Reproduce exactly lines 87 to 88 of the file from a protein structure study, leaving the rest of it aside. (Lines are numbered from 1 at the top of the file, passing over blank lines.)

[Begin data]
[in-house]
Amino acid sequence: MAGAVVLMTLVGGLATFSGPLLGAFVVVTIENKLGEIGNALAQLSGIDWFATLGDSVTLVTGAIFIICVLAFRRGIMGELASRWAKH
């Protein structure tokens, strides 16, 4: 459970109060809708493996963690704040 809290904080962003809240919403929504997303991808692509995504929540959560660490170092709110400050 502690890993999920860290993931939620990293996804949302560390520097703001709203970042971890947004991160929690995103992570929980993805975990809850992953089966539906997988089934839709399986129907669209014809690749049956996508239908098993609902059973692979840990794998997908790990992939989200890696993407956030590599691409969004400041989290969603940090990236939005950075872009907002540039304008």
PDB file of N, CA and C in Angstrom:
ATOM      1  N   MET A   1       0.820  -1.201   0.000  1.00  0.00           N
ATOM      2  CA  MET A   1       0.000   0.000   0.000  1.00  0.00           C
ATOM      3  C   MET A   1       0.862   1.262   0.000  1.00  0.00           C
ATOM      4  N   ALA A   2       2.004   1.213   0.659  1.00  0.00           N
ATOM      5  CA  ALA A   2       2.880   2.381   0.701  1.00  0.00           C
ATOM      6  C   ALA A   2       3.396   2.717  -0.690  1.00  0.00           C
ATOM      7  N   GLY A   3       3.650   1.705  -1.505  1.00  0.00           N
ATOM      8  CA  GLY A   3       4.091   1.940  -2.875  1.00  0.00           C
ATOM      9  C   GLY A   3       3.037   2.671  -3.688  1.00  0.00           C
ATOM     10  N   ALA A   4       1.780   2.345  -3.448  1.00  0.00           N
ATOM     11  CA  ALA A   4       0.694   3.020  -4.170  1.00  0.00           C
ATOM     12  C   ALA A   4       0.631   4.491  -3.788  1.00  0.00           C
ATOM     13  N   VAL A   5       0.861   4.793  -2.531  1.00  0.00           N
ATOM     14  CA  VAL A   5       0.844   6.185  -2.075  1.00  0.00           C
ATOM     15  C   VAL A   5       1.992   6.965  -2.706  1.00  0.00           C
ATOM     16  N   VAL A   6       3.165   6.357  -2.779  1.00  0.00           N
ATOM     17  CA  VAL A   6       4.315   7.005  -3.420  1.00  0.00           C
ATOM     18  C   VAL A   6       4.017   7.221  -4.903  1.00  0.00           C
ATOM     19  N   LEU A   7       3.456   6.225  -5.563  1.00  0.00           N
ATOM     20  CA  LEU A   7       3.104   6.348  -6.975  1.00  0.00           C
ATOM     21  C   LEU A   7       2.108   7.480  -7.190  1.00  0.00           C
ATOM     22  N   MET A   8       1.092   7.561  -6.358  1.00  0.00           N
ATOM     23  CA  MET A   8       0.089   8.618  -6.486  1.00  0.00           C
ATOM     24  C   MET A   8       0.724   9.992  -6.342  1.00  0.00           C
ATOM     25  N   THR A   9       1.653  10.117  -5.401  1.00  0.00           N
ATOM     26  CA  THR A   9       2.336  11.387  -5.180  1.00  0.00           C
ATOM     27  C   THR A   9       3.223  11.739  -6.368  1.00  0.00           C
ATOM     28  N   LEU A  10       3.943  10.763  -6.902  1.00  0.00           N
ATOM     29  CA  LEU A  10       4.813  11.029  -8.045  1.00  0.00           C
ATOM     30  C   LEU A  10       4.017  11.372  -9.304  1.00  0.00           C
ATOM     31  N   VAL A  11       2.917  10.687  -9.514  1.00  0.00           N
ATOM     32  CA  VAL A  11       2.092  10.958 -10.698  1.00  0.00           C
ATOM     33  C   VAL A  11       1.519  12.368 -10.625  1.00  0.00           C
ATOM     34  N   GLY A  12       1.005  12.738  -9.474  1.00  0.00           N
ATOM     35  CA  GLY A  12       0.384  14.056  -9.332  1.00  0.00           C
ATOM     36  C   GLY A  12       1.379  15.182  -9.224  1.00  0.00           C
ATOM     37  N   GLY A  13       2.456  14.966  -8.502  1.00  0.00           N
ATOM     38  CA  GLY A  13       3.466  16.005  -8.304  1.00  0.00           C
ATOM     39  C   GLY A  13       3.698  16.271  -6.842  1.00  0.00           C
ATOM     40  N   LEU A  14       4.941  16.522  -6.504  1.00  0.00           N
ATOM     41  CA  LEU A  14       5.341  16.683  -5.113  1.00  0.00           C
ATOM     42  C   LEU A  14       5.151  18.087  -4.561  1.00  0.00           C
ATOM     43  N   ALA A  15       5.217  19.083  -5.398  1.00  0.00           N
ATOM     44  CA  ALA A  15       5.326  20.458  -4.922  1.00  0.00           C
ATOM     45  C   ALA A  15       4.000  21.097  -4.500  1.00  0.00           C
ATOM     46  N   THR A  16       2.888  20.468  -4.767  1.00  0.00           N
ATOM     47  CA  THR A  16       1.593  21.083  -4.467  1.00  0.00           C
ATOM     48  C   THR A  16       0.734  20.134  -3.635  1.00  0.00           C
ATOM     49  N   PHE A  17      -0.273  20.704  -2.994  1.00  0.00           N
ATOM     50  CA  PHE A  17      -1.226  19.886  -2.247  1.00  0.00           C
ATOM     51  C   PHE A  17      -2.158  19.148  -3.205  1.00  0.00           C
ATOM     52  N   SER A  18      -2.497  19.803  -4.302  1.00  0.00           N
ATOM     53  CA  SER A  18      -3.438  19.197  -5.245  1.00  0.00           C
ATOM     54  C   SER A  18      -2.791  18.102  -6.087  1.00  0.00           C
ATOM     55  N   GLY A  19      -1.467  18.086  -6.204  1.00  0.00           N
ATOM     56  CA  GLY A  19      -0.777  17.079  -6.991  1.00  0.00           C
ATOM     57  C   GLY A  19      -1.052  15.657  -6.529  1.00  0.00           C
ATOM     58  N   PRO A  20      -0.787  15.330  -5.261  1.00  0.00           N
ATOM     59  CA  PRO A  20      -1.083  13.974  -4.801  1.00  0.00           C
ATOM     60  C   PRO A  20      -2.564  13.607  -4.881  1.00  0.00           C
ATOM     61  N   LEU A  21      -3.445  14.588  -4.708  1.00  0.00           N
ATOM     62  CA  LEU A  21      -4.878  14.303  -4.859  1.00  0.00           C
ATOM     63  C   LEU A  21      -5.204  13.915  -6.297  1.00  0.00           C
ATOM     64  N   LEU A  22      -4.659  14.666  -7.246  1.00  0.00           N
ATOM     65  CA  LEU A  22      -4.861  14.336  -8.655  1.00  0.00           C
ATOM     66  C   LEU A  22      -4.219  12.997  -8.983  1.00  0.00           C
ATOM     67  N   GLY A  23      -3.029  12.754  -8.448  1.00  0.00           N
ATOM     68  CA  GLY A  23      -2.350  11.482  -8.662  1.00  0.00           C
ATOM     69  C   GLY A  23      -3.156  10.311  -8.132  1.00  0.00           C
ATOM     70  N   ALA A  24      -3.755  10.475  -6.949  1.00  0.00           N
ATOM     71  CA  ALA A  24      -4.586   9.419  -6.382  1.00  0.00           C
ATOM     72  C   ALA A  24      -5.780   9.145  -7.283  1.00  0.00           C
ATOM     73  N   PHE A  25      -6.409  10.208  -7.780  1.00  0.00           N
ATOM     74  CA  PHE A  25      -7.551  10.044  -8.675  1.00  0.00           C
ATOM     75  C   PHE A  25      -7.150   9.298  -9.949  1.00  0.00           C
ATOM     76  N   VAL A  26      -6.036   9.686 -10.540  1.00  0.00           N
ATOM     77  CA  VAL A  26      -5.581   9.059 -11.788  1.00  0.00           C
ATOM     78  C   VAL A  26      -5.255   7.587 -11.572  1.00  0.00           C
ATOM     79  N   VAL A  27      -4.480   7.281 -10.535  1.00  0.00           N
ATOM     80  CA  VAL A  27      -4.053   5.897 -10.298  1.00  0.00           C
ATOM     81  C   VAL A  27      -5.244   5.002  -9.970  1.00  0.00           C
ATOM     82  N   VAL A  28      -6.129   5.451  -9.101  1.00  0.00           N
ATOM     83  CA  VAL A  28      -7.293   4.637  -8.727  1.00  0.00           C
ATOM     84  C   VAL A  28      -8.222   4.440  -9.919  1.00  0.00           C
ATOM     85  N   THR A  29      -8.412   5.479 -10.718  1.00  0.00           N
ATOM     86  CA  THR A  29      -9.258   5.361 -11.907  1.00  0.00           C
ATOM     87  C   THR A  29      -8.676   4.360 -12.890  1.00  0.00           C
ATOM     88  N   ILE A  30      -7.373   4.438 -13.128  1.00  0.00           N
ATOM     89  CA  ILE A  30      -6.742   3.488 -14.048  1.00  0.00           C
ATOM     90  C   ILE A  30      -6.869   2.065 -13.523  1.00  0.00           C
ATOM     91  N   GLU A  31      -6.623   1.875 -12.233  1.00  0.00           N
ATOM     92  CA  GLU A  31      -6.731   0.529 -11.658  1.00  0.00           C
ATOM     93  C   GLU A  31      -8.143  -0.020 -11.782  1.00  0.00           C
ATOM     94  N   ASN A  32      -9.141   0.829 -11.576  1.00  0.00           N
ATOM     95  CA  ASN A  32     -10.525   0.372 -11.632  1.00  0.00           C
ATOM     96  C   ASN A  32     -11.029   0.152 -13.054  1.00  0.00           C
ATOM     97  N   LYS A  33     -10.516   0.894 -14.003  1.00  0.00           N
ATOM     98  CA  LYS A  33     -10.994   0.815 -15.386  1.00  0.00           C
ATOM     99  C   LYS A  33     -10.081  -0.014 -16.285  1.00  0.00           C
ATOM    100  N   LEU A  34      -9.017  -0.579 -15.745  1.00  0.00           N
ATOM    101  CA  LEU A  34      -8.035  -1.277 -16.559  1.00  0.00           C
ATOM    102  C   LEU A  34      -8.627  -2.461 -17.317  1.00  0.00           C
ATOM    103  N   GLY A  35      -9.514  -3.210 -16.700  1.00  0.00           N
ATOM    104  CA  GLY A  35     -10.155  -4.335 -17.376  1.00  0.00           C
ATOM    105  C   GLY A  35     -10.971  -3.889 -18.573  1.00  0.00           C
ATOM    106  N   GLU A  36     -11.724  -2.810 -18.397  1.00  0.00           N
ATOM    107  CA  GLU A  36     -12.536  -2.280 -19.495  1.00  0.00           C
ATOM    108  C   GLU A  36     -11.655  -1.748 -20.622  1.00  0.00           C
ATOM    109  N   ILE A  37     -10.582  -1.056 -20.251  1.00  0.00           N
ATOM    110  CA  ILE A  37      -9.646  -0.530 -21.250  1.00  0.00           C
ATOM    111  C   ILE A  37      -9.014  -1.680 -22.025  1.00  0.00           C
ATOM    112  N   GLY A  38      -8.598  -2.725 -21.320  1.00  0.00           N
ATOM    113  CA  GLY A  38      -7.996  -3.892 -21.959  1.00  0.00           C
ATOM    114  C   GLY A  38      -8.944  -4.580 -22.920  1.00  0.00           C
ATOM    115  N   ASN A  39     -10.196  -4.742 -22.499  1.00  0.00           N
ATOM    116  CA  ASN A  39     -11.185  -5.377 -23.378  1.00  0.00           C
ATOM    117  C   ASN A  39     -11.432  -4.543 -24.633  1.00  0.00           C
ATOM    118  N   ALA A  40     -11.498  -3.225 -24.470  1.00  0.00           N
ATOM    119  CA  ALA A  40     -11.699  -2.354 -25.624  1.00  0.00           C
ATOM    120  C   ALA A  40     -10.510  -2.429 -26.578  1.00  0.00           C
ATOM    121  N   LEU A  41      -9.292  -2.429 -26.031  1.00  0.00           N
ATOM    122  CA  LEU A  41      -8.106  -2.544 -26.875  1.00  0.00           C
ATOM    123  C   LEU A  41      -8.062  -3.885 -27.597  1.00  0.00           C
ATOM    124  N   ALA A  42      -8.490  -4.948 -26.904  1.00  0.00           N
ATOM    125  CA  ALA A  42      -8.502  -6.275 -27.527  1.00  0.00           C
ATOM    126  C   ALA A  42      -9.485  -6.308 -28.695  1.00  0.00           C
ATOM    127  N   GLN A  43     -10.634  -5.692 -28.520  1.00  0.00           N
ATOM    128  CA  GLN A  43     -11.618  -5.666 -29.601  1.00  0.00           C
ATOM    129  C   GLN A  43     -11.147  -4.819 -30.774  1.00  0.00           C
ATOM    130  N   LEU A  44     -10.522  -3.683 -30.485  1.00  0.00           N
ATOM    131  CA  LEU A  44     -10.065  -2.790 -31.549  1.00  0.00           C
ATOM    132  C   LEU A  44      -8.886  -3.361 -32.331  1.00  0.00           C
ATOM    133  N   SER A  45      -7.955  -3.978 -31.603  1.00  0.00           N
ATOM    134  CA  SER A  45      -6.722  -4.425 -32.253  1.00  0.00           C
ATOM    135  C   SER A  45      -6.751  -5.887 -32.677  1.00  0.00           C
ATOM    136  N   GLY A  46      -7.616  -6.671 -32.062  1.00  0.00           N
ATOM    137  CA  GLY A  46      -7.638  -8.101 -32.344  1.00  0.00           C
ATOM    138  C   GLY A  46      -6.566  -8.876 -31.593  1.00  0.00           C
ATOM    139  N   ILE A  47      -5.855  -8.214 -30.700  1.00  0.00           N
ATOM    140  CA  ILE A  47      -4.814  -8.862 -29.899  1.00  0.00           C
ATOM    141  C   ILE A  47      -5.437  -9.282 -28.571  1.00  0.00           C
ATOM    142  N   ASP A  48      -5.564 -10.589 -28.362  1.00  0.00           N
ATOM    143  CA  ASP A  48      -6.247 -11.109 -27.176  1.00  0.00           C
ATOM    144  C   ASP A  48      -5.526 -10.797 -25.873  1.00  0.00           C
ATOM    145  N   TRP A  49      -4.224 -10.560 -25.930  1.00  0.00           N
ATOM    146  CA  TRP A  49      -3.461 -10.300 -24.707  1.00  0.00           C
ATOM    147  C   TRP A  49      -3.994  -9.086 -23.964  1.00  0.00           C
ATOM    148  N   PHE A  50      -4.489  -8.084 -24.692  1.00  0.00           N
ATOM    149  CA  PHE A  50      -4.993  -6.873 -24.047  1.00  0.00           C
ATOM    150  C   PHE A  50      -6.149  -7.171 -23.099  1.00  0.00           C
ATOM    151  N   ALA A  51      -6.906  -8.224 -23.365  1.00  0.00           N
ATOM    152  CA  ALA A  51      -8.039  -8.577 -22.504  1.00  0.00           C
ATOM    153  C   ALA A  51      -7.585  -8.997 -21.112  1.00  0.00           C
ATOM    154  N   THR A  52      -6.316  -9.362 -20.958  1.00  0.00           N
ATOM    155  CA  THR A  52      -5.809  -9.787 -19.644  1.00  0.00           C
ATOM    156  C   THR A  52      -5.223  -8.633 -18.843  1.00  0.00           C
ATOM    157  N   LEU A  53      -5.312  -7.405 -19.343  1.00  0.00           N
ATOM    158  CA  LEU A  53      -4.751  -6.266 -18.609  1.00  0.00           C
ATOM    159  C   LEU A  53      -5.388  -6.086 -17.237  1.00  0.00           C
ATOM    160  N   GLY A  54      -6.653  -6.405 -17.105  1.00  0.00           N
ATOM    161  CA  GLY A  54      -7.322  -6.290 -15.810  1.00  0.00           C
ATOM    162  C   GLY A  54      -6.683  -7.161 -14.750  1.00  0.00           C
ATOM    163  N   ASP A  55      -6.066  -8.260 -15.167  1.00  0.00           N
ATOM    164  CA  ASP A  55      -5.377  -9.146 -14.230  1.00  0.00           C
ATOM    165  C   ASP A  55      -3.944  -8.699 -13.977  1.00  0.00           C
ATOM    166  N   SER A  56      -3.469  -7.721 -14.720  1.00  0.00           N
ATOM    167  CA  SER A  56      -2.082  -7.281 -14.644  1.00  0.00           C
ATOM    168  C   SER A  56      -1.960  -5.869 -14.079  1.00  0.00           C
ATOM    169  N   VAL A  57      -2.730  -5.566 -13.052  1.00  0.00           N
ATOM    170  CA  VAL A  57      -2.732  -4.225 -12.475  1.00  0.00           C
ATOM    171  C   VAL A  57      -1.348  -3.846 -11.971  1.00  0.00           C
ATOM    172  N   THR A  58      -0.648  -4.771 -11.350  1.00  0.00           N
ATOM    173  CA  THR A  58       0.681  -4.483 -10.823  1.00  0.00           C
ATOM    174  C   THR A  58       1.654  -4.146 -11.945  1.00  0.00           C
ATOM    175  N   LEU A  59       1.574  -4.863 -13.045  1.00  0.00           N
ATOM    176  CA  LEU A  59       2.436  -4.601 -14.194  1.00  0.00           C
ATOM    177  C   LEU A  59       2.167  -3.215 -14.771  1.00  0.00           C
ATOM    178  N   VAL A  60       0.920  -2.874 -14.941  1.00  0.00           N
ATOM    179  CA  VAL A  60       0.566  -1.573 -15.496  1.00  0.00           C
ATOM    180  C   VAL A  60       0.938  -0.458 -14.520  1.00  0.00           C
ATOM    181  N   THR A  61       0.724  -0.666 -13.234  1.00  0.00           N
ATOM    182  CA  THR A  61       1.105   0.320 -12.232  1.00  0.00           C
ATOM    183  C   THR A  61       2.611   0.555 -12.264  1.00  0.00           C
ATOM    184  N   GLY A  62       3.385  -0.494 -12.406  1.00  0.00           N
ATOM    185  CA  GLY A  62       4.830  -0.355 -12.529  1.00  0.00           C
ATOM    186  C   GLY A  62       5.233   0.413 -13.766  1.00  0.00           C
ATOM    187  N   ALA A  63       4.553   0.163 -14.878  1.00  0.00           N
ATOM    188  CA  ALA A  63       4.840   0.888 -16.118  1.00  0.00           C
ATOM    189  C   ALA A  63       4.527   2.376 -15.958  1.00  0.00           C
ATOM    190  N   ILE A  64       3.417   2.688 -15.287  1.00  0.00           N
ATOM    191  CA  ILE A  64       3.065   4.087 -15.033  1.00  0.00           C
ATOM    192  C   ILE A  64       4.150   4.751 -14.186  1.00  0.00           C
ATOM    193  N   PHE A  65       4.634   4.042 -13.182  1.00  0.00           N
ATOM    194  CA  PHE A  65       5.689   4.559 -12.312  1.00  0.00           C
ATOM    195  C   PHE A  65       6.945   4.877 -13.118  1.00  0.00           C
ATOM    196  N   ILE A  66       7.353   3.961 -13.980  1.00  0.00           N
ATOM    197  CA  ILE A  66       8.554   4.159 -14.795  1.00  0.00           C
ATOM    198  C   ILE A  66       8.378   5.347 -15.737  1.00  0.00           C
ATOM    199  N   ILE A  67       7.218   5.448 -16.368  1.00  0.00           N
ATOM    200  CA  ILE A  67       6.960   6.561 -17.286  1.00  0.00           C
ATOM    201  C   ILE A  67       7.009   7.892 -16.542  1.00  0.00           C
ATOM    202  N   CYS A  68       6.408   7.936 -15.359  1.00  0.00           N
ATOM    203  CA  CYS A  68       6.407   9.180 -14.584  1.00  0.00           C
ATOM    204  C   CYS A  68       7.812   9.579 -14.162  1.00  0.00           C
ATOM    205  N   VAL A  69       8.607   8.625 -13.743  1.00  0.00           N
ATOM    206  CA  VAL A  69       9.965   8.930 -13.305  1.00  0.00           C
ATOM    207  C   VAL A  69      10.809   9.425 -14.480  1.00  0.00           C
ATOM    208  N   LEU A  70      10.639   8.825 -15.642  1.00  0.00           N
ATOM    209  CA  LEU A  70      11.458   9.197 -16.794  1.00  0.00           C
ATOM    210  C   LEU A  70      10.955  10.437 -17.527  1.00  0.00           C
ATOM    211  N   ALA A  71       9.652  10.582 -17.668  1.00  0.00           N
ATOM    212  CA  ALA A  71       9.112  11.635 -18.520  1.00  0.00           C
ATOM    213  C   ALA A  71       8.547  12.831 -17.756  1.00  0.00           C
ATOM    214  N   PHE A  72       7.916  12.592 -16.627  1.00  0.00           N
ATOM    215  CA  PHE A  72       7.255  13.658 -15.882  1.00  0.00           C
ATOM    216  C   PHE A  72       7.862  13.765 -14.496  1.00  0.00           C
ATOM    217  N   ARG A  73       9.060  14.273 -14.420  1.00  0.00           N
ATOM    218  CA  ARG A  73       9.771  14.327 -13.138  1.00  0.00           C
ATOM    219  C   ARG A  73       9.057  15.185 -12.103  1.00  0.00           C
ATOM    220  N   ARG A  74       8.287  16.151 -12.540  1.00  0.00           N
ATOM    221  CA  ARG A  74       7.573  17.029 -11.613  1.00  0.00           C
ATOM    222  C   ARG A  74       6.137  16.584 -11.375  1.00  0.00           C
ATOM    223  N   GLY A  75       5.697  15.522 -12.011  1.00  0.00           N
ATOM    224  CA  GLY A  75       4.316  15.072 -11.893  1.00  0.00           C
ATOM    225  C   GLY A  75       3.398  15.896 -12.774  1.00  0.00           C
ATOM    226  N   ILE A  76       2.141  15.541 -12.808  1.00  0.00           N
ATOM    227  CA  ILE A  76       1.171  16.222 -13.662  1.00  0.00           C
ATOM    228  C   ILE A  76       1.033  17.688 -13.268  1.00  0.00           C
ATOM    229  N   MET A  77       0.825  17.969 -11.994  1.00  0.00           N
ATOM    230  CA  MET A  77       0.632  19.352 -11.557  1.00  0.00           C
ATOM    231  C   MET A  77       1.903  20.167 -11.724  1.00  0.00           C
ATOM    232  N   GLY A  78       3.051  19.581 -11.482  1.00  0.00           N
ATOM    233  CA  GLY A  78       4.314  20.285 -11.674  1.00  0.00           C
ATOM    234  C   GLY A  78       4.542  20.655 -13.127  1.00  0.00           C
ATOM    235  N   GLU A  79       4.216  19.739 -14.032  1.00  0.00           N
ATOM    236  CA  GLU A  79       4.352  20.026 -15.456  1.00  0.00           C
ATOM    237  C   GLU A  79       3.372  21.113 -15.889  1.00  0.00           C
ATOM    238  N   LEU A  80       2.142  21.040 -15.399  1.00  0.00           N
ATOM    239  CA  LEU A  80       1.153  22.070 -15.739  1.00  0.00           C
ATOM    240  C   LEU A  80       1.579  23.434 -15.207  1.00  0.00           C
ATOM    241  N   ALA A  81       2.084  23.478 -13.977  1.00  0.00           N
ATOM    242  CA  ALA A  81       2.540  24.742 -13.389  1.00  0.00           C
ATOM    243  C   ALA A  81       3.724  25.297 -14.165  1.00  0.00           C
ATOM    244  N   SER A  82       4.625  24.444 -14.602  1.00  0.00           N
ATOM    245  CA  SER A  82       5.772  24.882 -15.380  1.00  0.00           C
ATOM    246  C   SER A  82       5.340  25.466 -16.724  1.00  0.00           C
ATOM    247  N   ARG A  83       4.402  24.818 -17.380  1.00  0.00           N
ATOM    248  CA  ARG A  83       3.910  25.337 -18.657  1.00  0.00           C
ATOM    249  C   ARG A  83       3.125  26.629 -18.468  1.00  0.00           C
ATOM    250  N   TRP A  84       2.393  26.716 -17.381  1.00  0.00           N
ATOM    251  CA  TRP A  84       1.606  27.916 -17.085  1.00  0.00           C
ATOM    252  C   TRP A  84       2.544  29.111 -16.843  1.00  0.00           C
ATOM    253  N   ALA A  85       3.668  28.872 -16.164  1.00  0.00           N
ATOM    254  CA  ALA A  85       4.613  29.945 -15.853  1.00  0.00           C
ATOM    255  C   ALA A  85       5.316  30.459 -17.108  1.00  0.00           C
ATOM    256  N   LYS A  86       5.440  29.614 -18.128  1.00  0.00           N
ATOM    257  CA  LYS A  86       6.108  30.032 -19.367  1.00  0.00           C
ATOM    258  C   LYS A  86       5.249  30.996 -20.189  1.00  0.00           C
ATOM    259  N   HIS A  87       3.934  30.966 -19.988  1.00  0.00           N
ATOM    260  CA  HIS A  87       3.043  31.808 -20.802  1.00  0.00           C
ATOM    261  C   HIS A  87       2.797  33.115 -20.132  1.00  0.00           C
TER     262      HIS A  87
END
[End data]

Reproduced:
ATOM     83  CA  VAL A  28      -7.293   4.637  -8.727  1.00  0.00           C
ATOM     84  C   VAL A  28      -8.222   4.440  -9.919  1.00  0.00           C